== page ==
Skip to main content

photo & video

Fine Art Photography: The Complete Guide

Lesson 134 of 138

Why Critique?

Brooke Shaden

Fine Art Photography: The Complete Guide

Brooke Shaden

most popular photo & video

buy this class

$00

$00
Sale Ends Soon!

starting under

$13/month*

Unlock this classplus 2000+ more >

Lesson Info

134. Why Critique?

Lessons

Class Trailer
1

Class Introduction

19:06
2

Storytelling & Ideas

27:34
3

Universal Symbols in Stories

03:19
4

Create Interactive Characters

02:16
5

The Story is in The Details

04:13
6

Giving Your Audience Feelings

05:49
7

Guided Daydream Exercise

04:20
8

Elements of Imagery

02:19
9

The Death Scenario

01:47
10

Associations with Objects

03:01
11

Three Writing Exercises

06:39
12

Connection Through Art

30:35
13

Break Through Imposter Syndrome

07:40
14

Layering Inspiration

23:13
15

Creating an Original Narrative

07:42
16

Analyze an Image

04:12
17

Translate Emotion into Images

04:31
18

Finding Parts in Images

06:02
19

Finding Your Target Audience

04:05
20

Where Do You Want Your Images to Live?

12:01
21

Create a Series That Targets Your Audience

32:43
22

Formatting Your Work

06:08
23

Additional Materials to Attract Clients

07:24
24

Which Social Media Platforms Will be Useful?

04:17
25

How to Make Money from Your Target Audience

11:27
26

Circle of Focus

07:55
27

The Pillars of Branding

06:18
28

Planning Your Photoshoot

09:05
29

Choose Every Element for The Series

07:38
30

Write a Descriptive Paragraph

09:37
31

Sketch Your Ideas

17:27
32

Choose Your Gear

02:50
33

How to Utilize Costumes, Props & Locations

26:18
34

What Tells a Story in a Series?

13:06
35

Set Design Overview

01:43
36

Color Theory

19:50
37

Lighting for the Scene

12:05
38

Props, Wardrobe & Time Period for Set Design

06:00
39

Locations

04:31
40

Subject Within the Scene

07:26
41

Set Design Arrangement

05:46
42

Fine Art Compositing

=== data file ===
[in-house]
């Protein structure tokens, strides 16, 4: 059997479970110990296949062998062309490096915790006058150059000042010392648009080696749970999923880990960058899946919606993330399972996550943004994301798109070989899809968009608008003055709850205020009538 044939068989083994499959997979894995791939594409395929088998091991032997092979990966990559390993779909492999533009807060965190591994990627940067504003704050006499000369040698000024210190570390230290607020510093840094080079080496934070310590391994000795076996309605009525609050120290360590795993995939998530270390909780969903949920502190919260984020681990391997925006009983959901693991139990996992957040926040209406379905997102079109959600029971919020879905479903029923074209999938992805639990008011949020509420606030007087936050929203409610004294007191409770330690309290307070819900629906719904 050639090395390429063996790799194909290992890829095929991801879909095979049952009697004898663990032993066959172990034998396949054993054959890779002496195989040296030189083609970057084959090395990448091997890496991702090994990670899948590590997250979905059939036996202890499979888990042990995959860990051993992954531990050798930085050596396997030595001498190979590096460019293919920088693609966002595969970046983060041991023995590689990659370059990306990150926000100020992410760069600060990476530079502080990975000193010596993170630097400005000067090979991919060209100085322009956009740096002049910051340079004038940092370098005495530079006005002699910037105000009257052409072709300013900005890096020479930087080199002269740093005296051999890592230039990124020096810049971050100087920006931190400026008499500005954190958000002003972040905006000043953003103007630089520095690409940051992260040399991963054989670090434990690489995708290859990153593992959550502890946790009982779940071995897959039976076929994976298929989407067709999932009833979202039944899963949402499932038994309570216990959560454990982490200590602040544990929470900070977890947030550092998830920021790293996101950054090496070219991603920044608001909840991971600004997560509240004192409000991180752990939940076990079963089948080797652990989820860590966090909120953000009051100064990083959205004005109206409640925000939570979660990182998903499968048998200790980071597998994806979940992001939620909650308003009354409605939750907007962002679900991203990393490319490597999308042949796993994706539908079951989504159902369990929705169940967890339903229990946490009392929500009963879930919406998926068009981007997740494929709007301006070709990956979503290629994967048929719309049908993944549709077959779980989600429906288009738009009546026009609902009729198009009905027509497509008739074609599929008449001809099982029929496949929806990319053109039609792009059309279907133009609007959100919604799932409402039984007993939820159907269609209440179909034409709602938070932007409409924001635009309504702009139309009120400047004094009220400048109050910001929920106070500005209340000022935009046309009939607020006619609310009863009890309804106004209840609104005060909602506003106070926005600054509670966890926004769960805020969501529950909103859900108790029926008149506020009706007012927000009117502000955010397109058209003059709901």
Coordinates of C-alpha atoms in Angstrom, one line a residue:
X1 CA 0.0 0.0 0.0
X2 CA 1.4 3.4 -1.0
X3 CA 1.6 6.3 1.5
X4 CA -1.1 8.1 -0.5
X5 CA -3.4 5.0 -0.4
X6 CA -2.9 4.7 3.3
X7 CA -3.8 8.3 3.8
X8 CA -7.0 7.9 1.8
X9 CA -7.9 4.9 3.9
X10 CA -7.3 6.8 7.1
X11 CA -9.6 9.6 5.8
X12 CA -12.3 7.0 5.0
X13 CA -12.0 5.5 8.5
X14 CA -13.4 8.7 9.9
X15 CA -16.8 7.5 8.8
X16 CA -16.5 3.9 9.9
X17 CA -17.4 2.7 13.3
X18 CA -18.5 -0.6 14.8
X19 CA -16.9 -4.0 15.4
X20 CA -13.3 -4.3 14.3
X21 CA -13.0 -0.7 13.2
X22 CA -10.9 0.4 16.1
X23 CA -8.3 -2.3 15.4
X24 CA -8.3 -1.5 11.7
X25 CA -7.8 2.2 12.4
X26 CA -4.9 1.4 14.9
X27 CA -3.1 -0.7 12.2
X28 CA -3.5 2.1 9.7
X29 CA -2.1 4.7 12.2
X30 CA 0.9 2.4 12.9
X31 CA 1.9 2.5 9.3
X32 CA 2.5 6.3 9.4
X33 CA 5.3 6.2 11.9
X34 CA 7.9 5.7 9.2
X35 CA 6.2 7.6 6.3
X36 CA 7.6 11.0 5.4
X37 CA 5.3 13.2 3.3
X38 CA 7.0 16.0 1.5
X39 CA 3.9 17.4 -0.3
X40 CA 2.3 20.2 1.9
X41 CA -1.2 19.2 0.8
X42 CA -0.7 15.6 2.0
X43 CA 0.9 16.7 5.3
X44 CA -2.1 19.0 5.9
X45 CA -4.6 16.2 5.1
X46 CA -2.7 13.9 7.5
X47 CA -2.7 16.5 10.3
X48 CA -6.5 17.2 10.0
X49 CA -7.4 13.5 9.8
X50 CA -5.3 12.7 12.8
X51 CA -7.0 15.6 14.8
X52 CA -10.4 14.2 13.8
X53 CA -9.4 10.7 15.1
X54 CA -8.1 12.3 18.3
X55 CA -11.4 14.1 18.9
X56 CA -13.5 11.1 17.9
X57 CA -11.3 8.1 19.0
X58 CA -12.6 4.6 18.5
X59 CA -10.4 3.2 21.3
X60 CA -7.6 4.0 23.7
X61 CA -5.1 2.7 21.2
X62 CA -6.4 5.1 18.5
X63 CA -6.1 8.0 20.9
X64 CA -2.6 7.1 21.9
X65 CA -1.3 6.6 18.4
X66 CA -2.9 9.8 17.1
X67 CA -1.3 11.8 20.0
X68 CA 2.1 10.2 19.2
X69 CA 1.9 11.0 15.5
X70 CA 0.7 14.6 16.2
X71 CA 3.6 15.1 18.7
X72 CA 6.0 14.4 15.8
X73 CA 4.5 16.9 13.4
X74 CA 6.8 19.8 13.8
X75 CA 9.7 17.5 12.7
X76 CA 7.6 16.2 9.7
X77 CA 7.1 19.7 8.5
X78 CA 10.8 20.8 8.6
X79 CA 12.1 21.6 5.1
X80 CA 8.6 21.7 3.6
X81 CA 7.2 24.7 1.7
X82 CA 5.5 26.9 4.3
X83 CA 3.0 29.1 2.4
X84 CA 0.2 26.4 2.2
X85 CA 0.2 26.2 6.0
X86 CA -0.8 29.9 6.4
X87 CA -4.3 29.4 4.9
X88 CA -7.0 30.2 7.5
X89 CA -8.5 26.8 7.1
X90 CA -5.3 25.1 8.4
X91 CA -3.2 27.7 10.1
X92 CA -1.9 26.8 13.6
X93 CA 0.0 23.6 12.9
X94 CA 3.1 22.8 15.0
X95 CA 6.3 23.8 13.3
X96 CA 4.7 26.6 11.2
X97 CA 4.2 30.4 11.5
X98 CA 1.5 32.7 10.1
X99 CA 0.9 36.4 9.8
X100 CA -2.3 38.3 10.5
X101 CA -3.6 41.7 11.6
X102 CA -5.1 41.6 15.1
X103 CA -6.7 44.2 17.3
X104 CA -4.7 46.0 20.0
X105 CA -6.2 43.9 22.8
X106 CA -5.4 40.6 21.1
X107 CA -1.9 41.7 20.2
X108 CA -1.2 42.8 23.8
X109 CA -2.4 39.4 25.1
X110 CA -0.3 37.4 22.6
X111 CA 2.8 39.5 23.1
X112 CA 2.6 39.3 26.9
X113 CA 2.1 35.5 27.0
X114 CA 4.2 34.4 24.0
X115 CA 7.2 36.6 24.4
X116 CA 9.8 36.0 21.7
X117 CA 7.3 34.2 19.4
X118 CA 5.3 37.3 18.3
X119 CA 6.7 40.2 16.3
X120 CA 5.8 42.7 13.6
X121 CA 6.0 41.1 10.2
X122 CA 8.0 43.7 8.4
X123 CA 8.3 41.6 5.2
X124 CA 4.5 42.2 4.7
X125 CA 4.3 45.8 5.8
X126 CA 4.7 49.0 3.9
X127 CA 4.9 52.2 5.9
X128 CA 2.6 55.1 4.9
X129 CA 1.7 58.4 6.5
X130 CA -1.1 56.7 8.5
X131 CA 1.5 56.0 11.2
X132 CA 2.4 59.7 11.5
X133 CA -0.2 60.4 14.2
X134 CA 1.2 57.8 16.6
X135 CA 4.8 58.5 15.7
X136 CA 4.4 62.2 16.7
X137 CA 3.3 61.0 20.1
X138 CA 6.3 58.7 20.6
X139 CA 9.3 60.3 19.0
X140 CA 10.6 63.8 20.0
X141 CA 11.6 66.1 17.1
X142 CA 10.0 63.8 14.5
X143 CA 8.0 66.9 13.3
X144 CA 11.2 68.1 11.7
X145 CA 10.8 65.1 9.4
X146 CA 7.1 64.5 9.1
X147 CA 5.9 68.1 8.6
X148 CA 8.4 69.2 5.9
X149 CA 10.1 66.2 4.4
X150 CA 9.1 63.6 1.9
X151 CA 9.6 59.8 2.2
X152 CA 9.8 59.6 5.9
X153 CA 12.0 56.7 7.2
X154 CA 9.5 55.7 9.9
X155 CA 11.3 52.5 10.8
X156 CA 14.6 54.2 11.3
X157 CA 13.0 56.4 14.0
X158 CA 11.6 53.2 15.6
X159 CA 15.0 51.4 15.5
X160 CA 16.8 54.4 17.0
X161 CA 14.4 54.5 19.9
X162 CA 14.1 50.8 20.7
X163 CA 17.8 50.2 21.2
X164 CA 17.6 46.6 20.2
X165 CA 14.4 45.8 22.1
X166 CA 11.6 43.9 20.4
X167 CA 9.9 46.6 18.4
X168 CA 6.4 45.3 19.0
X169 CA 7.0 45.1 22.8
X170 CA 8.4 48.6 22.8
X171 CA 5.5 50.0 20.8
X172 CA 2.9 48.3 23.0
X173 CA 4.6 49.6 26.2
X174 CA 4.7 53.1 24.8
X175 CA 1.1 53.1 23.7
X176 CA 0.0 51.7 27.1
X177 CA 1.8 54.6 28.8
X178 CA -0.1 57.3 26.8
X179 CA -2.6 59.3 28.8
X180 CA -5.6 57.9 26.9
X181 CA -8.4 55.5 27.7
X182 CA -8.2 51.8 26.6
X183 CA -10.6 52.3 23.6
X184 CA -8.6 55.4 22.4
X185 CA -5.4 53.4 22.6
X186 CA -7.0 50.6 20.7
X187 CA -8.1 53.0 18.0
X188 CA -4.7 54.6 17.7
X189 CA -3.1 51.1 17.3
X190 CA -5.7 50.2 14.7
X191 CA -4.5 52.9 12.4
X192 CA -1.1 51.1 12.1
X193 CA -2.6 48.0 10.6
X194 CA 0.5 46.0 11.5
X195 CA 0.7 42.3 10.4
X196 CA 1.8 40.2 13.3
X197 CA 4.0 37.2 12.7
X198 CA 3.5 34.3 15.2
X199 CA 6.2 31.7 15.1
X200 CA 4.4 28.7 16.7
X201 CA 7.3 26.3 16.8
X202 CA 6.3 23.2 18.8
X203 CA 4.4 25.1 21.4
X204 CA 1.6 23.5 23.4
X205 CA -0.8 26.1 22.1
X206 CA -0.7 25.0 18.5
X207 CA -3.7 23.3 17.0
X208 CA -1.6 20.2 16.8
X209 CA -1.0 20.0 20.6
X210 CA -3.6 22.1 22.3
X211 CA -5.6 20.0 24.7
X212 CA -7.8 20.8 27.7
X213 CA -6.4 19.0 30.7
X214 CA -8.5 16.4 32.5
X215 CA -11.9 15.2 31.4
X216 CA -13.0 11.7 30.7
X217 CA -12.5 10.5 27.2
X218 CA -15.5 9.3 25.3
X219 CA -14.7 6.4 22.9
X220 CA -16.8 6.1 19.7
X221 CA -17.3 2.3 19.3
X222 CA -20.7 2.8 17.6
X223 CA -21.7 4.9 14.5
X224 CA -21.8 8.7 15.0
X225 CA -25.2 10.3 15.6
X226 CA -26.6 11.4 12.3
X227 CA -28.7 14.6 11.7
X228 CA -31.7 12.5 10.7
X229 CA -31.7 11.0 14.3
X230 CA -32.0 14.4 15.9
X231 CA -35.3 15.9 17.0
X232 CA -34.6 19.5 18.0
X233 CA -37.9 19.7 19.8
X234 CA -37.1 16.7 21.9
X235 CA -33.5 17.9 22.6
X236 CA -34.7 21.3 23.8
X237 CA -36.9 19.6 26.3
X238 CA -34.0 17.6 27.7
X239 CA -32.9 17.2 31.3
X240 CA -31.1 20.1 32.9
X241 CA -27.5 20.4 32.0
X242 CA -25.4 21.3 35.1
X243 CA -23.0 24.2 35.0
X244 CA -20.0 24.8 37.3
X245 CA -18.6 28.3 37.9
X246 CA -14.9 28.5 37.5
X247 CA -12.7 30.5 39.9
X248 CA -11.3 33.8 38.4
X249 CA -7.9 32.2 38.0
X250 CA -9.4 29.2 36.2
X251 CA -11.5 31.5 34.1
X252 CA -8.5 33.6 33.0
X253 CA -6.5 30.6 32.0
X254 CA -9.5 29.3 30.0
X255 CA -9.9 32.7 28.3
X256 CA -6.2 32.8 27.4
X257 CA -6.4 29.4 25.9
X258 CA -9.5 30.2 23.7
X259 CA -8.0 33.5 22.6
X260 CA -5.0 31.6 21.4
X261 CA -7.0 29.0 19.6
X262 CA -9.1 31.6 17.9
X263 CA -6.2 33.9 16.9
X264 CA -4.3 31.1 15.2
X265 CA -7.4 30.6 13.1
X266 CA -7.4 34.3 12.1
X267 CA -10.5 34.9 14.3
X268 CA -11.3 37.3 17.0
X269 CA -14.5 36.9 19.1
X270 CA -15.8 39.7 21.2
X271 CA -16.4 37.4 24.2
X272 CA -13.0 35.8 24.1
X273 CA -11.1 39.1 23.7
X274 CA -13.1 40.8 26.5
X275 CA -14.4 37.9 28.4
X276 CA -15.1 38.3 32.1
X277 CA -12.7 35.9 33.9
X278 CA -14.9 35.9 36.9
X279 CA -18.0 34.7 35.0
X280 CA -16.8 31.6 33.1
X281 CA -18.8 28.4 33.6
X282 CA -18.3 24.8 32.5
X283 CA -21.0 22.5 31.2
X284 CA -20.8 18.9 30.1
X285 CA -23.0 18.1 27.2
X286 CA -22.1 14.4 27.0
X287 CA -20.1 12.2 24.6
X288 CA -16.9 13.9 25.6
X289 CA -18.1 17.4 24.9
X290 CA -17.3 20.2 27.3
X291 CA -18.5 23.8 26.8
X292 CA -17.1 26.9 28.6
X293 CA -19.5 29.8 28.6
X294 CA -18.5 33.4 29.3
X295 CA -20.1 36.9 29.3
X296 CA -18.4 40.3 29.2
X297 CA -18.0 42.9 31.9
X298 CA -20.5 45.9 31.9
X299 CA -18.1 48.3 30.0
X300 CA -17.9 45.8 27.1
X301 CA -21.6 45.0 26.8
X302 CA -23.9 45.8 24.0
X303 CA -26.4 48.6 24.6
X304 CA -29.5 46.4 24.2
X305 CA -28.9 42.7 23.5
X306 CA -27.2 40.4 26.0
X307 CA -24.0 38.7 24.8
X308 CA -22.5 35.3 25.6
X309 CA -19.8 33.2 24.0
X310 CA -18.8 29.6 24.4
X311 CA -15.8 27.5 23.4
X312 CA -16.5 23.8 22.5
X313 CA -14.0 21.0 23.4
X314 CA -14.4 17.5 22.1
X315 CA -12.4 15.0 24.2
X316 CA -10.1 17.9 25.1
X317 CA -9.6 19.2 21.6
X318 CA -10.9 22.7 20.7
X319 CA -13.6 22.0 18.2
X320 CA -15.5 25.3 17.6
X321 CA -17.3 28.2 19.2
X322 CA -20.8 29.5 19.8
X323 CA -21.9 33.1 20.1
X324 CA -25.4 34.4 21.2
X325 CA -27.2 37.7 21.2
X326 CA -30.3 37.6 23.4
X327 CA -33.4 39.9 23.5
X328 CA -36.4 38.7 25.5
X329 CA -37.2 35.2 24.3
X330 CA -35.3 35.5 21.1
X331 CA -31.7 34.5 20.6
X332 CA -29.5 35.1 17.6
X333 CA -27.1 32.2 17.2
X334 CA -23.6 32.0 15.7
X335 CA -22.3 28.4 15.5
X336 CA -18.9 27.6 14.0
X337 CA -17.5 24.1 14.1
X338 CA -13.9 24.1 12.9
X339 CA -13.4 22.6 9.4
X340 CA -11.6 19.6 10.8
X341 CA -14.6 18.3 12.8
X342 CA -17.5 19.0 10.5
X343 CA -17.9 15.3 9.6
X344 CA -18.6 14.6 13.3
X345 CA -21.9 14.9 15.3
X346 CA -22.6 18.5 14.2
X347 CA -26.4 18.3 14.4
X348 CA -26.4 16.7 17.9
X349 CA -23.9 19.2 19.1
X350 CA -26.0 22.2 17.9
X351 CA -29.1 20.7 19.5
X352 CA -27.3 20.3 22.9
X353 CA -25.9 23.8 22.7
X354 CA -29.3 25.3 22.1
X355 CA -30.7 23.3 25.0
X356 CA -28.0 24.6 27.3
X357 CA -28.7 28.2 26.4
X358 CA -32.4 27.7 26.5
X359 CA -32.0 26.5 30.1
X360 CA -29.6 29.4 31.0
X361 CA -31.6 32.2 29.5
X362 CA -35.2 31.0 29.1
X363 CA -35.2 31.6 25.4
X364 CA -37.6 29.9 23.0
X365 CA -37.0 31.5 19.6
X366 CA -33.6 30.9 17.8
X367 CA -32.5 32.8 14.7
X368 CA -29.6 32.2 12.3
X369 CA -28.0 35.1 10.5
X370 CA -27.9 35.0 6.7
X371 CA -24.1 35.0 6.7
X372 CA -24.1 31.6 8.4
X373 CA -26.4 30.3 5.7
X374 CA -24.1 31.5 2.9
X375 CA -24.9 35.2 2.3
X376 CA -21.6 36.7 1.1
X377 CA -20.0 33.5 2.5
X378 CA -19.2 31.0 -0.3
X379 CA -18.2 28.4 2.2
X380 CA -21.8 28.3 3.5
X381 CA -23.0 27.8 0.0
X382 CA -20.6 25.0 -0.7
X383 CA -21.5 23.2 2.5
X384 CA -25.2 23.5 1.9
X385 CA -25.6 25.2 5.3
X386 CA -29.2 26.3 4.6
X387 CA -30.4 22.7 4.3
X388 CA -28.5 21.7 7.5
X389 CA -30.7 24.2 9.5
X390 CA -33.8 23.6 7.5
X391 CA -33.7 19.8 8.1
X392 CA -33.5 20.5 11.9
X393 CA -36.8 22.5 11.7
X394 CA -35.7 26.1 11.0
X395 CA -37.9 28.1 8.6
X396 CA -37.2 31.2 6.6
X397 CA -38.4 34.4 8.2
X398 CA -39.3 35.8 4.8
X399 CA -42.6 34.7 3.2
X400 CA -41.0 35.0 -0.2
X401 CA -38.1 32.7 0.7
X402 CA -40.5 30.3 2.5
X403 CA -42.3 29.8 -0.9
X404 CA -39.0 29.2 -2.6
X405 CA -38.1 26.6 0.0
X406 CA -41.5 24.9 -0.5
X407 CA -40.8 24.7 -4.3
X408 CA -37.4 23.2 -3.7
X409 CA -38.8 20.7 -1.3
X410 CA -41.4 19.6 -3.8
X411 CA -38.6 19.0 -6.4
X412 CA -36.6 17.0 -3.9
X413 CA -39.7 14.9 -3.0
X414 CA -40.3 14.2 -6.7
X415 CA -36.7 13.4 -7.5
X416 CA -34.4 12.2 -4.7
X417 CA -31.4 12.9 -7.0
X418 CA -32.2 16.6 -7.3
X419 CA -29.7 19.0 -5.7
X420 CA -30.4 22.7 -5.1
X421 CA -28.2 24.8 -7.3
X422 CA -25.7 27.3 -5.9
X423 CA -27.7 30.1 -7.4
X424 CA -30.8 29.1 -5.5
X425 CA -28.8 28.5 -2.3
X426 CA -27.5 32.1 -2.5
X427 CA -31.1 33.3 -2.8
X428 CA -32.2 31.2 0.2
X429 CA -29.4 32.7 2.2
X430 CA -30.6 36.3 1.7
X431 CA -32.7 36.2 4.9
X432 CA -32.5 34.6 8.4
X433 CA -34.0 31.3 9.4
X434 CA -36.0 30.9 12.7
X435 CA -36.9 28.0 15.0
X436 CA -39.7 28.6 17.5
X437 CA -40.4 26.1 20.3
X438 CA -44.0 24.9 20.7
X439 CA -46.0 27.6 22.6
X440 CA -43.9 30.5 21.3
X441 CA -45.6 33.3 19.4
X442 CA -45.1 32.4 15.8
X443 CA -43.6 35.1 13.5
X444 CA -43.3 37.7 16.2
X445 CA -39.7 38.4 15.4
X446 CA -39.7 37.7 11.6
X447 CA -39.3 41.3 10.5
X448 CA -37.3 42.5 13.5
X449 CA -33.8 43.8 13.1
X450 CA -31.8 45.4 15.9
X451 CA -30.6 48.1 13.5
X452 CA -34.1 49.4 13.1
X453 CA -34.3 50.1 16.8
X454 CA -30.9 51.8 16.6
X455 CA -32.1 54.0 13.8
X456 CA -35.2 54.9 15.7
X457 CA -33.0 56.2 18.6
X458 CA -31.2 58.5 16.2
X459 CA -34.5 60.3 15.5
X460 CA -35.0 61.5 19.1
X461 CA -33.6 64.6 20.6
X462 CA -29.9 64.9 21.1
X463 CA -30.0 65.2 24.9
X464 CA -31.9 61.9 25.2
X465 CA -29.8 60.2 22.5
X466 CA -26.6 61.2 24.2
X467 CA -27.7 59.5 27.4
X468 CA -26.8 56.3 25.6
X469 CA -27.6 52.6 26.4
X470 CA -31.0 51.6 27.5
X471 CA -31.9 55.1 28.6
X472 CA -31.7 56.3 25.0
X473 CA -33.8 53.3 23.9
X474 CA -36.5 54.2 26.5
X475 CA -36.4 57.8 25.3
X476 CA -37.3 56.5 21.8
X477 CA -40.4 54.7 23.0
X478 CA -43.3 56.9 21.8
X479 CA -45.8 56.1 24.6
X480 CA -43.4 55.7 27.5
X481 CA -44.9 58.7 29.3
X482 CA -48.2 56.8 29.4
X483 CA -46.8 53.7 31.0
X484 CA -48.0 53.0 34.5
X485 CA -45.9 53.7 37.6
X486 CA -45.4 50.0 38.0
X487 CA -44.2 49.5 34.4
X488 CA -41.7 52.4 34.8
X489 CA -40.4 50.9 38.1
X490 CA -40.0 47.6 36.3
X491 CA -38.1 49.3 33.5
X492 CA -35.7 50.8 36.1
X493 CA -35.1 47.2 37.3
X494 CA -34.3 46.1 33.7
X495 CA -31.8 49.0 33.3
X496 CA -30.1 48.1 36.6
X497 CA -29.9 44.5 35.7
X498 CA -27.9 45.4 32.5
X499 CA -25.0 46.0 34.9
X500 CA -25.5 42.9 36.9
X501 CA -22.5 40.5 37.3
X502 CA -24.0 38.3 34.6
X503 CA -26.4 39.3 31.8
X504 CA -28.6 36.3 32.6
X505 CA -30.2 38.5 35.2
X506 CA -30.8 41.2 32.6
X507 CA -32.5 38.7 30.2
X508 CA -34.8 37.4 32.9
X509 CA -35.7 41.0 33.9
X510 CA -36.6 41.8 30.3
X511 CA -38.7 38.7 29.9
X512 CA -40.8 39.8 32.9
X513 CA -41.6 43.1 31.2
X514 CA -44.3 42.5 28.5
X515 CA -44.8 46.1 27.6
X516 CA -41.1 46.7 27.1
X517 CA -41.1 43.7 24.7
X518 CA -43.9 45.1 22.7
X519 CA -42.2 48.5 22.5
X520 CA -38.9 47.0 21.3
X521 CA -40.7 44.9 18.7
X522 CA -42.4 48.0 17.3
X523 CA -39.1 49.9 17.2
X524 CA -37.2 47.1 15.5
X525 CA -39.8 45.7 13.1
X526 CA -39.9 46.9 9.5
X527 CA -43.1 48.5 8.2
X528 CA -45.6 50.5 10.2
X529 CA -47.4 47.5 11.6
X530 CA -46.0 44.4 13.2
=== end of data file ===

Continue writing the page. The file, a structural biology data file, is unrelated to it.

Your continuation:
03:46
43

Plan The Composite Before Shooting

10:29
44

Checklist for Composite Shooting

18:52
45

Analyze Composite Mistakes

12:11
46

Shoot: Black Backdrop for White Clothing

10:42
47

Shoot: Black Backdrop for Color Clothing

08:36
48

Shoot: Black Backdrop for Accessories

08:17
49

Shoot: Miniature Scene

09:59
50

Editing Workflow Overview

01:57
51

Add Fabric to Make a Big Dress

08:35
52

Edit Details of Images

08:09
53

Add Smoke & Texture

10:47
54

Blend Multiple Images Into One Composite

24:58
55

Put Subject Into a Miniature Scenario

17:55
56

Location Scouting & Test Photoshoot

22:10
57

Self Portrait Test Shoots

22:30
58

Shoot for Edit

04:21
59

Shoot Extra Stock Images

10:01
60

Practice the Shoot

25:07
61

Introduction to Shooting Photo Series

03:33
62

Shoot: Vine Image

10:40
63

Shoot: Sand Image

09:50
64

Shoot: End Table Image

04:59
65

Shoot: Bed Image

06:18
66

Shoot: Wall Paper Image

05:54
67

Shoot: Chair Image

08:02
68

Shoot: Mirror Image

06:57
69

Shoot: Moss Image

05:48
70

Shoot: Tree Image

07:33
71

Shoot: Fish Tank Image

04:09
72

Shoot: Feather Image

09:00
73

View Photo Series for Cohesion & Advanced Compositing

07:35
74

Edit Multiple Images to Show Cohesion

36:55
75

Edit Images with Advanced Compositing

29:33
76

Decide How to Start the Composite

09:35
77

Organize Final Images

21:37
78

Choosing Images for Your Portfolio

08:19
79

Order the Images in Your Portfolio

16:28
80

Why do Some Images Sell More Than Others?

16:03
81

Analyze Student Portfolio Image Order

11:42
82

Framing, Sizing, Editioning & Pricing

02:19
83

Determine Sizes for Prints

16:44
84

How to Choose Paper

13:56
85

How to Choose Editions

07:18
86

Pricing Strategies

18:59
87

How to Present Your Images

13:26
88

Example Pricing Exercise

09:39
89

Print Examples

08:23
90

Licensing, Commissions & Contracts

04:44
91

How to Keep Licensing Organized

06:07
92

How to Prepare Files for Licensing

07:28
93

Pricing Your Licensed Images

12:33
94

Contract Terms for Licensing

12:07
95

Where to Sell Images

04:55
96

Commission Pricing Structure

08:23
97

Contract for Commissions

12:17
98

Questions for a Commission Shoot

08:45
99

Working with Galleries

08:58
100

Benefits of Galleries

07:39
101

Contracts for Galleries

10:32
102

How to Find Galleries

05:22
103

Choose Images to Show

08:53
104

Hanging the Images

03:38
105

Importance of Proofing Prints

08:04
106

Interview with Soren Christensen Gallery

21:59
107

Press Package Overview

04:35
108

Artist Statement for Your Series

18:20
109

Write Your 'About Me' Page

09:04
110

Importance of Your Headshot

03:55
111

Create a Leave Behind & Elevator Pitch

20:19
112

Writing For Fine Art

04:44
113

Define Your Writing Style